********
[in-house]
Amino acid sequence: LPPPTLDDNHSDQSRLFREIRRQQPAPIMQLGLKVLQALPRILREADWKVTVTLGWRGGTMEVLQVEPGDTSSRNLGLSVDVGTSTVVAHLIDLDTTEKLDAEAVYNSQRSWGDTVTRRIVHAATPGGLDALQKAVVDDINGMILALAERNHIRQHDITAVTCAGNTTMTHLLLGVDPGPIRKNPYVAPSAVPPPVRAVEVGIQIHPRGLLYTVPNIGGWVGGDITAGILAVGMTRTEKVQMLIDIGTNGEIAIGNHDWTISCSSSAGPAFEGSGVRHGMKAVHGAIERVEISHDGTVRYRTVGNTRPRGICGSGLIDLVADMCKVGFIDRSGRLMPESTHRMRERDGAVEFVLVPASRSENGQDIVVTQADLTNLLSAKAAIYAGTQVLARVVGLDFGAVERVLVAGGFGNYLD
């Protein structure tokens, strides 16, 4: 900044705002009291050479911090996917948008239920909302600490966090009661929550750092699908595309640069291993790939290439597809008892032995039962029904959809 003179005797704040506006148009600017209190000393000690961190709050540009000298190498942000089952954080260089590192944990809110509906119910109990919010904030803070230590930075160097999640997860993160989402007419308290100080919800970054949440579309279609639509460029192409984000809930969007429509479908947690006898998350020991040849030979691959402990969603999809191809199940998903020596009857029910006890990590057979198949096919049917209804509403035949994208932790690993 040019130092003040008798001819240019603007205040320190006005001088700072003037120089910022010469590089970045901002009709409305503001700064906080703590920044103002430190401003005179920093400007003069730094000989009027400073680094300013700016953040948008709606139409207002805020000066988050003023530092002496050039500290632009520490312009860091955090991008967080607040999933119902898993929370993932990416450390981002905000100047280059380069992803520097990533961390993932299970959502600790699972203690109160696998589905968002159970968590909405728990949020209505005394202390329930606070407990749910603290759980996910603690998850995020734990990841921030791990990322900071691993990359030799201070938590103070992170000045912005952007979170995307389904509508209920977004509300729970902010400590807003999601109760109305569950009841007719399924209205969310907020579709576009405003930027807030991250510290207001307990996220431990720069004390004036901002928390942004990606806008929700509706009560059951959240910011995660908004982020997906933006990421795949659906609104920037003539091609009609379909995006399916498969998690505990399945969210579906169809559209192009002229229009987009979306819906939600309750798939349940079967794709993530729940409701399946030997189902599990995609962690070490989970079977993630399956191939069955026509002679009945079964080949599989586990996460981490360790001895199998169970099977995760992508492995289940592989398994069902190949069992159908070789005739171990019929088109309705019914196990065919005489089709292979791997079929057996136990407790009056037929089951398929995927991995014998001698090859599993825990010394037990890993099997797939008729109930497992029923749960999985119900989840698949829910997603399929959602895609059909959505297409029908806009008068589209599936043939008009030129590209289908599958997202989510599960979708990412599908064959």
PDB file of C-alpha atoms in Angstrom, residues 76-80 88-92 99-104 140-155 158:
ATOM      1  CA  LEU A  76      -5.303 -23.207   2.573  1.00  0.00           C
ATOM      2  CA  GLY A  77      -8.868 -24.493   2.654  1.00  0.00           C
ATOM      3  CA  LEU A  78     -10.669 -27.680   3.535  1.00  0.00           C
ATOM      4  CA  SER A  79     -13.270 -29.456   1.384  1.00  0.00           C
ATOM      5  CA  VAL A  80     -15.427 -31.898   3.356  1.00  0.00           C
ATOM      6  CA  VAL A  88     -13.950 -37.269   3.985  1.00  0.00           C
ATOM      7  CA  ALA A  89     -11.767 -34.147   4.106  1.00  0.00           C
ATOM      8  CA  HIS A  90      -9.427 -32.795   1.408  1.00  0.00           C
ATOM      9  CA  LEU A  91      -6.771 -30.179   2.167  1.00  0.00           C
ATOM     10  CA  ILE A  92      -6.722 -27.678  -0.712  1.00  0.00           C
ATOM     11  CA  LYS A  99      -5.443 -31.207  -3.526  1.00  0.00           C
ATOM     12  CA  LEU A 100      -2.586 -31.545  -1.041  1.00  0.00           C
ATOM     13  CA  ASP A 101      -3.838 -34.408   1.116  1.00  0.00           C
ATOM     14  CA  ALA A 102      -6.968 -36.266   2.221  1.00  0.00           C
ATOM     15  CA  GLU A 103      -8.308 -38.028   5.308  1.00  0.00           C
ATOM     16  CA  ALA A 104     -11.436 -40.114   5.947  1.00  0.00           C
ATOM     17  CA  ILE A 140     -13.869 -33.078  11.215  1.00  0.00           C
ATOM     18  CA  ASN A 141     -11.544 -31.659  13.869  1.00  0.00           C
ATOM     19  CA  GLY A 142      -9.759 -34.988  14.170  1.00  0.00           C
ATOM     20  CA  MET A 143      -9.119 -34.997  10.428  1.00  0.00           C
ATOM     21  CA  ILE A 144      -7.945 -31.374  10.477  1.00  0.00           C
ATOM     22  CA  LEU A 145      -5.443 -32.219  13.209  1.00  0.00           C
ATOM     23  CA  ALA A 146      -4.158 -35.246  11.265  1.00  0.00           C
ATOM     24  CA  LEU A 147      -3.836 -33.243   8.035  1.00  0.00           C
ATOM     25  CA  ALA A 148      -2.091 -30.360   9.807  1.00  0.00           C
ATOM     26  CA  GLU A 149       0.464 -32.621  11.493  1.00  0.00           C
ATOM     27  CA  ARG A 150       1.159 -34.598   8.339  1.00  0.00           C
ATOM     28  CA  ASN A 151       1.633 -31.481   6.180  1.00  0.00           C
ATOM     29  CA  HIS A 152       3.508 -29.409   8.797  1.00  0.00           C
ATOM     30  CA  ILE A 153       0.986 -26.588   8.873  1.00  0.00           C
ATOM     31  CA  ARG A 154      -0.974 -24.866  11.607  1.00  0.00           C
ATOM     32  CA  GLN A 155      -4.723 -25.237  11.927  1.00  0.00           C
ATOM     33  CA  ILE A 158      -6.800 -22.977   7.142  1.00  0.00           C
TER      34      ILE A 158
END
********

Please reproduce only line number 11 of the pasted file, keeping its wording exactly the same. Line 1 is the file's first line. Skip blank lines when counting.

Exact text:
ATOM      7  CA  ALA A  89     -11.767 -34.147   4.106  1.00  0.00           C